It's all about the broth, the heart and soul of any bowl of pho. While many Vietnamese restaurants serve the popular rice noodle soup, the better ones distinguish themselves by the flavor of their beef broth. The traditional broth is made with a combination of marrowy beef bones, charred onion and garlic, spices that often include star anise and cloves, salt, fish sauce and yellow rock sugar. And time to simmer — often eight to 12 hours. Good broths are translucent, and can be transcendent if prepared well.
Pho always comes with rice noodles and meat options including tAi (sliced eye round steak), bAý viA¦n (beef balls), chA-n (brisket), nam (flank steak), gA›n (soft tendon) and sAch (bible tripe, otherwise known as offal or cow's stomach). Diners also are given a plate of fresh sprouts, basil, lime and hot peppers to further flavor the soup.
The soup was first made in Vietnam more than a century ago and was sold by street vendors before the first restaurant opened in Hanoi in the 1920s. Often eaten for breakfast, it combines Asian and colonial French influences, and some historians claim that its pronunciation is tied to the French word, feu, meaning fire, a reference to the charred onions that give the broth a distinctive flavor. While many folks Americanize its pronunciation as “foe,” it's more accurately pronounced “fuh.”
Richmond has an abundance of Vietnamese restaurants that serve it as part of a larger menu, and a host of others that specialize in it. Here are some options:
Pho So 1
Located in the Crestview neighborhood behind Full Kee off Horsepen Road, Pho So 1 usually is packed, and often with a predominantly Asian crowd. Service is a bit off at times, and the atmosphere is lacking, but the food more than makes up for it. I find myself here almost weekly, ordering the same dish, the No. 12 ($7.25) pho tAi chA-n (with brisket and sliced eye round steak). Pho So 1 is notable for its broth, almost silky with the richness of the marrow, slightly sweet and savory at the same time.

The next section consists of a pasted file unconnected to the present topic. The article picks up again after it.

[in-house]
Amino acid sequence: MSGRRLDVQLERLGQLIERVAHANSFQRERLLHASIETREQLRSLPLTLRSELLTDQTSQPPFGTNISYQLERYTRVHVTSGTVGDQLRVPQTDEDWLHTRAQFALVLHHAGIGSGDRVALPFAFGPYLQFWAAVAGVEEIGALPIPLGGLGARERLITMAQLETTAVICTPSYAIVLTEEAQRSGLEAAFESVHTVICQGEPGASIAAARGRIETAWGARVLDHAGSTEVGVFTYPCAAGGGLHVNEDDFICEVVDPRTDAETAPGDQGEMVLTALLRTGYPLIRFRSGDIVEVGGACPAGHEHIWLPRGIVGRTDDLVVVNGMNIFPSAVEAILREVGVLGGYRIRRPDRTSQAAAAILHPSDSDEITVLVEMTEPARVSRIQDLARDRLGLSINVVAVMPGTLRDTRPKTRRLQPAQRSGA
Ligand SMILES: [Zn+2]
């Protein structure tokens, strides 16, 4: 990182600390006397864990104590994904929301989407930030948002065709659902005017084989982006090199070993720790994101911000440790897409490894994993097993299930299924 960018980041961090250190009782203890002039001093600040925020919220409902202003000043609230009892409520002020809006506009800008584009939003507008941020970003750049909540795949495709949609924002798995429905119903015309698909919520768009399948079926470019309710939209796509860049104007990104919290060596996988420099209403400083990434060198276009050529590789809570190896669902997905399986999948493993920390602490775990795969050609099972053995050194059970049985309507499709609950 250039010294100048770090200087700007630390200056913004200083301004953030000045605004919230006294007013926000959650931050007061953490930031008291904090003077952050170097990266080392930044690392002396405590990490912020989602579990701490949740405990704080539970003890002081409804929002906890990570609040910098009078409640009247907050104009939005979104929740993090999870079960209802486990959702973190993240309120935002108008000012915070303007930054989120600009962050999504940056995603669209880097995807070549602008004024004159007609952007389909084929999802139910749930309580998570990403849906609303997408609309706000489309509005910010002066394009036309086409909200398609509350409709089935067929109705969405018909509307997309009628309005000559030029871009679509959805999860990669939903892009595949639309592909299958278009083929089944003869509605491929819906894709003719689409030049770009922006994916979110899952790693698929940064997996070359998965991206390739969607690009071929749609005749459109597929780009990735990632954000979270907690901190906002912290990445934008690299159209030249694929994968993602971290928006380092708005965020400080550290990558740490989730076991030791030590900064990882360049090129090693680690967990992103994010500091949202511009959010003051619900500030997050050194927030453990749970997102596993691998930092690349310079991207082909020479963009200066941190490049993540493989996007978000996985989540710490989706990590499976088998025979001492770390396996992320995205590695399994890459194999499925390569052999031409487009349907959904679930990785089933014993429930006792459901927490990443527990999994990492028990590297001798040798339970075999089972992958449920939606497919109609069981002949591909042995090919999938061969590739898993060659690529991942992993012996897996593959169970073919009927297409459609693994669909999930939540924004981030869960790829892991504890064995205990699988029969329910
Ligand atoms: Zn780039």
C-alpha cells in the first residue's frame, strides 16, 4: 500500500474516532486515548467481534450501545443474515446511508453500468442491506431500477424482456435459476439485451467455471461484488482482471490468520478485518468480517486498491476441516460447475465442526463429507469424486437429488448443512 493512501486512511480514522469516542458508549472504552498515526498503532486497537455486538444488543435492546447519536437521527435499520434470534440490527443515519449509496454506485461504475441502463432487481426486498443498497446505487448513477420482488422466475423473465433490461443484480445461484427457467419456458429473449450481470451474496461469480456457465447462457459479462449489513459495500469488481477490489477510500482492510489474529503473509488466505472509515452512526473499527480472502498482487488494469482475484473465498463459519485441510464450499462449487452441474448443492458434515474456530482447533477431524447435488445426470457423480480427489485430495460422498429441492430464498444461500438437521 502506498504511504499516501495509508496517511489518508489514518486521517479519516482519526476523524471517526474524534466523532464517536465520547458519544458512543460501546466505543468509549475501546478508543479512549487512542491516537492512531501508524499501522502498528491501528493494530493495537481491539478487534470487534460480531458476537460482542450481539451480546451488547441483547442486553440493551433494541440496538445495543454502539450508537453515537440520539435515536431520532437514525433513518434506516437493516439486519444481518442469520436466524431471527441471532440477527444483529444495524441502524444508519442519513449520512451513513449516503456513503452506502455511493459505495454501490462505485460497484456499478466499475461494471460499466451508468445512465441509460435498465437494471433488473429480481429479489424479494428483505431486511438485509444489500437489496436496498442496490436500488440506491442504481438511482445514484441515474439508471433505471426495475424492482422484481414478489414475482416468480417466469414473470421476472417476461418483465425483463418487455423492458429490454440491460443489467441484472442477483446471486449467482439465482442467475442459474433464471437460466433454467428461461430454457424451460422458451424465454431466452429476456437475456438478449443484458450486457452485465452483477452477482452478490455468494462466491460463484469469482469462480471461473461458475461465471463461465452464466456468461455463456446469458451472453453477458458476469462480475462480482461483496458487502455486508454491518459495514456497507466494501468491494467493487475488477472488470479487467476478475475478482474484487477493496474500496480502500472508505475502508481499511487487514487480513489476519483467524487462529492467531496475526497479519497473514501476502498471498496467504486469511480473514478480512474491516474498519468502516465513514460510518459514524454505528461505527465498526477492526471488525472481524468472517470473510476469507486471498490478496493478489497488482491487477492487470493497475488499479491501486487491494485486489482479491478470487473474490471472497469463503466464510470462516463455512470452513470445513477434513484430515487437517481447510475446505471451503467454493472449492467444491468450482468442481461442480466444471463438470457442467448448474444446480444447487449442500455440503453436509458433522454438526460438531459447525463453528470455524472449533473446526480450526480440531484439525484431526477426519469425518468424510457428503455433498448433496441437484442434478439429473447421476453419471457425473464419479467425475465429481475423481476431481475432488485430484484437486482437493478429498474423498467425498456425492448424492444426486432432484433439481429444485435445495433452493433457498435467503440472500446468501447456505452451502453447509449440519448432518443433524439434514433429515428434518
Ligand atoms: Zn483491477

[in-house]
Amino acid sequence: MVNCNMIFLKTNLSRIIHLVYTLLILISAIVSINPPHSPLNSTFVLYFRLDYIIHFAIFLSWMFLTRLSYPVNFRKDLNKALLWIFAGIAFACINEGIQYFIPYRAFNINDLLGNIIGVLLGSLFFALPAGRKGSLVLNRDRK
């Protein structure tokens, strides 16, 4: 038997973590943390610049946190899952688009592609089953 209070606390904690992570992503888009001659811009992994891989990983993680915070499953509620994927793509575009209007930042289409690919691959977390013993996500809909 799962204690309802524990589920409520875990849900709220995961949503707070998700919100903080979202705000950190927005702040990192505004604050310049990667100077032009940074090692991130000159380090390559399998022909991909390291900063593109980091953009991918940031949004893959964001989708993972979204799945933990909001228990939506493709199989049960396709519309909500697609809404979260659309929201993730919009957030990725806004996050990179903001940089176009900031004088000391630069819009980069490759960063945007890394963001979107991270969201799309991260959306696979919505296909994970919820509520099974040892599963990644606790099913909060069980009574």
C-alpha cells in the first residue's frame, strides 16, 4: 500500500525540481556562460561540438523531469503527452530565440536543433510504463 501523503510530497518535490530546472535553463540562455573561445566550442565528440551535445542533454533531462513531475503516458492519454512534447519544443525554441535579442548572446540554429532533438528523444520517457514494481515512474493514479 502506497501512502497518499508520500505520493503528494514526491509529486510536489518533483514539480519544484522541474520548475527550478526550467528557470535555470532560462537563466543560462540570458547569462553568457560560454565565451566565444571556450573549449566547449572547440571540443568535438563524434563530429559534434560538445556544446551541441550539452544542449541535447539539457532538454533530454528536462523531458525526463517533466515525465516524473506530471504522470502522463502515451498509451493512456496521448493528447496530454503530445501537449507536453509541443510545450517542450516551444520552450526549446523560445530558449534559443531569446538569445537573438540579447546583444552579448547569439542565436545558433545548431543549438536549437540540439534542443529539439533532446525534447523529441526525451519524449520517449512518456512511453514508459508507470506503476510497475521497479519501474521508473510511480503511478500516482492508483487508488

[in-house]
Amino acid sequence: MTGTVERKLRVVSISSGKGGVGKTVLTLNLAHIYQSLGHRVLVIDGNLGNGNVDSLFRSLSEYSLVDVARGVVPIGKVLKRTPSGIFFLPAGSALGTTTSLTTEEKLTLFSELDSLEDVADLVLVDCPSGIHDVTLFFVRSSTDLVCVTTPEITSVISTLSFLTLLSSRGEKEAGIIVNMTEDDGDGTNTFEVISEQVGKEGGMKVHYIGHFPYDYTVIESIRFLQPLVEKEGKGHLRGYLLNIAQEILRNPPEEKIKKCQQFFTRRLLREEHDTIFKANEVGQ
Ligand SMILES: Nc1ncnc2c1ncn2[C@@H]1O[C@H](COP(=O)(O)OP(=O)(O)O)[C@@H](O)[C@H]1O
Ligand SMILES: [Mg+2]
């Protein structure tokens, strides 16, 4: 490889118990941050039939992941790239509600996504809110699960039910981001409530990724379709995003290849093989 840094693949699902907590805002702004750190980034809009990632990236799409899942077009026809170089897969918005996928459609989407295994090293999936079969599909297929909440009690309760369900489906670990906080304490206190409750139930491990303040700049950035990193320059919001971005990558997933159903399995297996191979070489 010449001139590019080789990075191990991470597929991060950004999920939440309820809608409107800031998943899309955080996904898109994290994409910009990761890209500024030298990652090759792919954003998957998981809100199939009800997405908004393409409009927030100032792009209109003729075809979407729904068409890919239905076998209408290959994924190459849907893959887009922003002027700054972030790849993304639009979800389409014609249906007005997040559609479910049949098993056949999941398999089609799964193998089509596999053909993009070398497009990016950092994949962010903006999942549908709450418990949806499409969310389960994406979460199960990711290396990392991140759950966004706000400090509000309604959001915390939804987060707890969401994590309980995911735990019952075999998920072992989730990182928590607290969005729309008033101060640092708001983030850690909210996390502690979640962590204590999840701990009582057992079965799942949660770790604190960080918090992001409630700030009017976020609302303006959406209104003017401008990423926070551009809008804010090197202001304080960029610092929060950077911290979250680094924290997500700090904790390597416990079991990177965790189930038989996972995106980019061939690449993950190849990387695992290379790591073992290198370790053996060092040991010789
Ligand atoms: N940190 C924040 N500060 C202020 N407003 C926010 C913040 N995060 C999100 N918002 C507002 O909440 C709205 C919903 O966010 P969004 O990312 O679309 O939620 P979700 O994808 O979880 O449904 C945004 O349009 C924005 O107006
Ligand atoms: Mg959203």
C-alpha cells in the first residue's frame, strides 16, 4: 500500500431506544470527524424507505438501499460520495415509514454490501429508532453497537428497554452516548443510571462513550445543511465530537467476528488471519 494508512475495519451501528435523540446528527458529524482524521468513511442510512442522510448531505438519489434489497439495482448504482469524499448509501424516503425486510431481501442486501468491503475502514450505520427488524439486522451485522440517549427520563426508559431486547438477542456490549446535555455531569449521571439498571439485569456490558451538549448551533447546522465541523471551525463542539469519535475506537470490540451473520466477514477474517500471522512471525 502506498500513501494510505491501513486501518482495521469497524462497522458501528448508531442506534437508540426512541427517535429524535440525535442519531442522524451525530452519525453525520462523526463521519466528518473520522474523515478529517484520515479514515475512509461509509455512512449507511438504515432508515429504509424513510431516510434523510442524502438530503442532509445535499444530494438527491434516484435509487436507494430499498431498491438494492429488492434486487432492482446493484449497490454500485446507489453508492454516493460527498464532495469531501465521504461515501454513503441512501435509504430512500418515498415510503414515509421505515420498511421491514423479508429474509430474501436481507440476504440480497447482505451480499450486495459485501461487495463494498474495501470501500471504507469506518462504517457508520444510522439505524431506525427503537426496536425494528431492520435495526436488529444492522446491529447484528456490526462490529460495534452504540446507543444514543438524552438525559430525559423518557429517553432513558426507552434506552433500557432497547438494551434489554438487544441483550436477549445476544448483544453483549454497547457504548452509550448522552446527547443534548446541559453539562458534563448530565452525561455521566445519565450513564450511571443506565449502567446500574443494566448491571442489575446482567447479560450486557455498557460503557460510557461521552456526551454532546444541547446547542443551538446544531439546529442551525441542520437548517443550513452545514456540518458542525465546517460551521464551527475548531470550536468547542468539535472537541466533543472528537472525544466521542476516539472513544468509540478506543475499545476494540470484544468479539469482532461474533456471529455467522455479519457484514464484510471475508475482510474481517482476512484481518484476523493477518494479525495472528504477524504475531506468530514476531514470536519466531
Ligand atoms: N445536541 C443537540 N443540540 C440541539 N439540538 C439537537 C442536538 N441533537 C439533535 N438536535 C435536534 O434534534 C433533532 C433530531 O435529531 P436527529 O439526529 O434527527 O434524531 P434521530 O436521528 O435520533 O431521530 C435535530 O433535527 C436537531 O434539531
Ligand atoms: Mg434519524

6403 Rigsby Road
Wednesday-Monday 9 a.m.-9 p.m.
Pho Tay Bo
Just down the block behind Pho So 1, in one of the few older houses in a gentrifying neighborhood, sits the humble Pho Tay Bo. The smallest and funkiest of the group, it's like walking into someone's home from a bygone era. Folk art murals of farmers and water buffalo adorn the walls, juxtaposed with strange cutouts of buxom women who hover like waitresses ready to take your order. The pho ($6) is very good, with a rich broth and some of the most generous meat portions around.
6328 Rigsby Road
Monday- Saturday 9 a.m.-8:30 p.m.
Sunday 10 a.m.-8:30 p.m.
Sitting on Staples Mill Road just east of the train station, Pho 79 is like many such places in town — short on atmosphere and long on flavor. Goi cuA3n (fresh spring rolls, two for $3.15) are plump and served with a spicy peanut sauce. The pho ($7.35) is better than average, with a clear broth, a bit sweeter than some, redolent with clove and anise undertones. Like its menu says, It's Pho King Good!
6909 Staples Mill Road
Monday-Thursday 9 a.m.- 9 p.m.
Friday-Saturday 9 a.m.-10 p.m.
Sunday 9 a.m.-8 p.m.
Friend or Pho
One of the newcomers to the Richmond scene, its cutesy name that plays on the mispronunciation earns it a first strike. The second strike comes with a basket of unshelled peanuts. Edamame would make more sense. Strike three comes with its bowl of pho ($7.95). Before I even taste the broth I sense a problem. The dark brown color suggests beef bouillon, and I can barely manage a few bites. A beef short rib starter ($7.95) also misses the mark with a cloyingly sweet glaze. On the plus side, it offers a range of well-selected draft beers and has become a hot nightspot. If only its food matched up.
2329 W. Main St.
Daily 11 a.m.-2 a.m.